Second, however, Indian space policy is not postured at present to enable India to take leadership regarding space-based resources. Unlike China who has established the fundamental research for SBSP as well as identified asteroid exploration as an area of priority in their 2016 white paper, and have identified the settlement of the Earth-Moon space as sustaining the great rejuvenation of the Chinese nation, such a cogent articulation of space ambitions is missing from the Indian national discourse.
Third, with regard to law, our assessment is that India is significantly behind UAE and Luxembourg in their national legislation regarding exploitation of space resources. We wanted to examine India’s responses to the 2015 US Commercial Space Launch Competitive Act, especially its Title IV on Space, Resource Exploitation and Utilization. For instance, in our interviews in China in November 2016, Chinese space lawyers and space experts stated that China is working towards establishing a similar national legislation. We enquired as to whether India is crafting its own space legislation to regulate activity in outer space regarding space-based resources. Several interviews with space lawyers and experts revealed that while India has drafted a law to regulate its private industries’ relationship with ISRO, the law is not ambitious enough to encourage private players to invest in exploiting space-based resources. The current space national draft does not address space resources, and we did not see any sense or urgency to establish a similar national legislation. Most conversations suggested that the world is unlikely to see an Indian space law of any kind sooner than five years from now, or 2023. A similar time prognosis was given for the creation of the rumored aerospace command apparently also under consideration.
Fourth, however, to the extent that lunar and asteroid mining becomes profitable, India will bandwagon for purposes of profit. Most conversations stressed the contingent view of the topic—that it would deserve serious attention if and when it was demonstrated, and did not at present require a competitive or proactive response. In the event it did, our conversations suggested that India would have a solid desire to compete should such activities become clear and present.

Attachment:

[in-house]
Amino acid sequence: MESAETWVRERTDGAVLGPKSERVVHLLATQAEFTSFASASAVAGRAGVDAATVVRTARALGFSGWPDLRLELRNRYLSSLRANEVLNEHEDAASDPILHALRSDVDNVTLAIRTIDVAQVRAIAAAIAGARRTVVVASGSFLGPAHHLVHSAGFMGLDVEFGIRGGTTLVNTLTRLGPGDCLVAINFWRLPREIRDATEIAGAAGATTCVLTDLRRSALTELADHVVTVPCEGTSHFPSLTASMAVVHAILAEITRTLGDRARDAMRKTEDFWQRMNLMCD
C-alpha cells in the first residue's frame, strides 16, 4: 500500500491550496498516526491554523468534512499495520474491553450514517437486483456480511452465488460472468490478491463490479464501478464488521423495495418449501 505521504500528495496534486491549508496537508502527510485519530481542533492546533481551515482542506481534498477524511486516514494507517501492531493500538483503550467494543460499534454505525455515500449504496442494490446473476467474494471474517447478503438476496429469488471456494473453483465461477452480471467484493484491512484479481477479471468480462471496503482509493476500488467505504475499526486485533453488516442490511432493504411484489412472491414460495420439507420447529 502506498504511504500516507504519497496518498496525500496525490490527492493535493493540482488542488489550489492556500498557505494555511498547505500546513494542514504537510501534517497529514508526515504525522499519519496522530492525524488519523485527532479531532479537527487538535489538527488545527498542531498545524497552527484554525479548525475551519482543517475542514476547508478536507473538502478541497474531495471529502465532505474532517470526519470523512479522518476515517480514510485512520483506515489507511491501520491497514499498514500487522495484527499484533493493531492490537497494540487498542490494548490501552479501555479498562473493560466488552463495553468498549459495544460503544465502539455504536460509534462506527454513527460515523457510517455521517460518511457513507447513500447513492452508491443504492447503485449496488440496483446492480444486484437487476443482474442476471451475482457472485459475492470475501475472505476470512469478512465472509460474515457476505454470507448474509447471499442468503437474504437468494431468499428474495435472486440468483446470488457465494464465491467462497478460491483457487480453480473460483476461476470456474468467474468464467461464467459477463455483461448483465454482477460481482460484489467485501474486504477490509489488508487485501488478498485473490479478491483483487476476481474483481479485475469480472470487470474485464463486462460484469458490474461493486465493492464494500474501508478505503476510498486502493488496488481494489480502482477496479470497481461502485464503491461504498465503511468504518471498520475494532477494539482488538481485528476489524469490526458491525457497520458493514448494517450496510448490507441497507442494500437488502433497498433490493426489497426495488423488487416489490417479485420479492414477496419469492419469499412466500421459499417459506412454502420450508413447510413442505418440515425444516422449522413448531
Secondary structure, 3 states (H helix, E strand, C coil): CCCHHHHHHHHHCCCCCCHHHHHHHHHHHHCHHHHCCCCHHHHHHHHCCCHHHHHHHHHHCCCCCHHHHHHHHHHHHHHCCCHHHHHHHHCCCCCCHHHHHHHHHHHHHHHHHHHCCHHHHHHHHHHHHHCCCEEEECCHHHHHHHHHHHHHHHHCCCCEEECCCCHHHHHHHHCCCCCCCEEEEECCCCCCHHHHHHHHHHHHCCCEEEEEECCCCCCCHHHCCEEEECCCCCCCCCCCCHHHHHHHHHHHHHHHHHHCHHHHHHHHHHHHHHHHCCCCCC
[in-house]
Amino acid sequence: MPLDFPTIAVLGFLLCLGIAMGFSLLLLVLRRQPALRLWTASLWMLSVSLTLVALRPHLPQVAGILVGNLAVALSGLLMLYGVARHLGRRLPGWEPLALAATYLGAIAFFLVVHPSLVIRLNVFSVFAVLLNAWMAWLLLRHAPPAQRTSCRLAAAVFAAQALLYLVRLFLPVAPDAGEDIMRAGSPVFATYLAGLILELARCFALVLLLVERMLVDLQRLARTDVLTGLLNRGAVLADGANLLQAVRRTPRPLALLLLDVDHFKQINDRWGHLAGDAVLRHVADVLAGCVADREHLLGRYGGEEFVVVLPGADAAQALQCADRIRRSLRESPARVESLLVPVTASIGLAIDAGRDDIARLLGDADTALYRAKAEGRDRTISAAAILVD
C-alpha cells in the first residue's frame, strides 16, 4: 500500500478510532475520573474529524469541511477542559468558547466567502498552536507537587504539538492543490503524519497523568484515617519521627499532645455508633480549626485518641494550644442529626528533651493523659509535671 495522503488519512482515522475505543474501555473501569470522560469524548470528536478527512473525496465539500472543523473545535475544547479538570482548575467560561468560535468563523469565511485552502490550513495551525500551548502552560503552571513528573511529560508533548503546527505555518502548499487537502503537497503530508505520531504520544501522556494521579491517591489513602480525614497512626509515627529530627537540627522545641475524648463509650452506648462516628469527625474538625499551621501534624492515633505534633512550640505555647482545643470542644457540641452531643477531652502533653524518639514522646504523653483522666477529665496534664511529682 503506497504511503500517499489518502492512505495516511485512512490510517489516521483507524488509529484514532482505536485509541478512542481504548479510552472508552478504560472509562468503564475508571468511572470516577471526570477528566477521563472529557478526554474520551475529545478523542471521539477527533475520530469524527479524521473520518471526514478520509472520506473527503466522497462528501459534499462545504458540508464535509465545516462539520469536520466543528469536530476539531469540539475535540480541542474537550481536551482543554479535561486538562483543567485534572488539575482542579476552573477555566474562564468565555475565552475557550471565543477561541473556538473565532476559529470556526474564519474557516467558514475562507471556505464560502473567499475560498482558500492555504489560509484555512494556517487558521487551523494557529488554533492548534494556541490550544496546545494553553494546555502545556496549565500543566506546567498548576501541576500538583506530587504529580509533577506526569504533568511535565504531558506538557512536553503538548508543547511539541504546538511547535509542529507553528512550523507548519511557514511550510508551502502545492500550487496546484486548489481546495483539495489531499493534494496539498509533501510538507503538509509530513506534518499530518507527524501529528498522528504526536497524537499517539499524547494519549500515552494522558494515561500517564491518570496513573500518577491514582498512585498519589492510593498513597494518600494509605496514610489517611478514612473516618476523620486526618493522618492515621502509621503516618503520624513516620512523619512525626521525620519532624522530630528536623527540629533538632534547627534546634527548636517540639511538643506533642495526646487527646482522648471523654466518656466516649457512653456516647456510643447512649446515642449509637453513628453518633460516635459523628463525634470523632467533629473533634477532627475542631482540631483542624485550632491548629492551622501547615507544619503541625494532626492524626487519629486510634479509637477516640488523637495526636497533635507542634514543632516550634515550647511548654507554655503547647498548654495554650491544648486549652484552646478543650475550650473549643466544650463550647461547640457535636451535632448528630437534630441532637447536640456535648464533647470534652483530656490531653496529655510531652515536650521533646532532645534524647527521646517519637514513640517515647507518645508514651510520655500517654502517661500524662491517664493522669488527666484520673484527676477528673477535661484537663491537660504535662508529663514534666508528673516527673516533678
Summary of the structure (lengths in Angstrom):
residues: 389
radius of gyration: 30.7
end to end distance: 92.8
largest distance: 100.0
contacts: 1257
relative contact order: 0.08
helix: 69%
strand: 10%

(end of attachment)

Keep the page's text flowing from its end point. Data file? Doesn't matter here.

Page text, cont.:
Fifth, the Indian civil space program is focused on satellite services for national development, and associated launch vehicles to support these satellite services. India is making initial attempts to commercialize both satellite production and satellite launch. At present, a human spaceflight program is not a priority right now. ISRO is interested in and working on reusable launch vehicles but its efforts are unlikely to bear fruit till the mid-late 2020s. A minority of India’s civil space resources are directed toward traditional science and exploration space goals. However, near-term activities toward which India has committed include a second Mars mission and a mission to Venus, as well as Chandrayan 2 to the Moon and Aditya, a mission to study the Sun.
Despite these and high-profile accomplishments such as the record of the highest number of satellites launched on a single rocket (104), the Indian space program is not focused on or justified as prestige-seeking. Motivations for exploration and science missions appear to be different at the national level versus internal to ISRO. At the national level, showcasing India’s capacity is definitely conceptualized with regard to national standing. Internal to ISRO, motivations appear to be based upon science and an opportunity for ISRO scientist to showcase their capabilities.
Sixth, the real exciting development is NewSpace, with the emergence of a highly activist and entrepreneurial companies like SATSURE, ReBeam, Bellatrix, Astrome, and others. One of India’s new space startups, Team Indus, is competing for the Google Lunar X Prize. We visited seven start-ups as well as one established space engineering firm, and were impressed with the sense of empowerment, risk-taking, technological leadership, and desire to address a global market.
India’s space activities, to include its Chandrayan Moon missions and its Mangalyaan Mars mission, prove its status to be a major spacefaring nation with capacities to show for it. For the near future, India’s space activities will be mostly state funded dominated by ISRO. However, with the growth of the activist and enthusiastic NewSpace enterprises, the need to establish regulatory standards for private actors and to meet international treaty obligations will be felt. The lack of a serious narrative on space-based resources will, however, result in nations like China taking the lead in establishing norms of behavior, and India may be left to deal with the after effects with little advocacy role left for it to play.